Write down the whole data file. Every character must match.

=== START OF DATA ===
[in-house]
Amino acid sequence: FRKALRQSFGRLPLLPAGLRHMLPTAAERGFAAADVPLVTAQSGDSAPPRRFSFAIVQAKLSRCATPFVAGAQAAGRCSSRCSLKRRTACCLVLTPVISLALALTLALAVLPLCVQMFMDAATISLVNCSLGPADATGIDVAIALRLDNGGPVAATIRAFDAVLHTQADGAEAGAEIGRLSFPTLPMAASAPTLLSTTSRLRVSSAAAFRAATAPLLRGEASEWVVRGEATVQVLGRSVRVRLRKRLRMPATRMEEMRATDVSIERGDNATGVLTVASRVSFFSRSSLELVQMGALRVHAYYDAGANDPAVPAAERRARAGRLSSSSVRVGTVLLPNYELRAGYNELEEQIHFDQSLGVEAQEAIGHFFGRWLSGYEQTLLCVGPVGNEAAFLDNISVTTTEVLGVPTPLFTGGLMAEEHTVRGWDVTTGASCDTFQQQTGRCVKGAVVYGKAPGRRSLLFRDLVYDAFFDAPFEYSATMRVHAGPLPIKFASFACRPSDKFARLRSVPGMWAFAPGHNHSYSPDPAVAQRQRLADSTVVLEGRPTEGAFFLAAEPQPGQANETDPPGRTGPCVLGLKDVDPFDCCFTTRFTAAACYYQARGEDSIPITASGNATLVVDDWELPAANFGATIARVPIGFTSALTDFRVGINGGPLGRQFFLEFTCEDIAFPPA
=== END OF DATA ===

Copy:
[in-house]
Amino acid sequence: FRKALRQSFGRLPLLPAGLRHMLPTAAERGFAAADVPLVTAQSGDSAPPRRFSFAIVQAKLSRCATPFVAGAQAAGRCSSRCSLKRRTACCLVLTPVISLALALTLALAVLPLCVQMFMDAATISLVNCSLGPADATGIDVAIALRLDNGGPVAATIRAFDAVLHTQADGAEAGAEIGRLSFPTLPMAASAPTLLSTTSRLRVSSAAAFRAATAPLLRGEASEWVVRGEATVQVLGRSVRVRLRKRLRMPATRMEEMRATDVSIERGDNATGVLTVASRVSFFSRSSLELVQMGALRVHAYYDAGANDPAVPAAERRARAGRLSSSSVRVGTVLLPNYELRAGYNELEEQIHFDQSLGVEAQEAIGHFFGRWLSGYEQTLLCVGPVGNEAAFLDNISVTTTEVLGVPTPLFTGGLMAEEHTVRGWDVTTGASCDTFQQQTGRCVKGAVVYGKAPGRRSLLFRDLVYDAFFDAPFEYSATMRVHAGPLPIKFASFACRPSDKFARLRSVPGMWAFAPGHNHSYSPDPAVAQRQRLADSTVVLEGRPTEGAFFLAAEPQPGQANETDPPGRTGPCVLGLKDVDPFDCCFTTRFTAAACYYQARGEDSIPITASGNATLVVDDWELPAANFGATIARVPIGFTSALTDFRVGINGGPLGRQFFLEFTCEDIAFPPA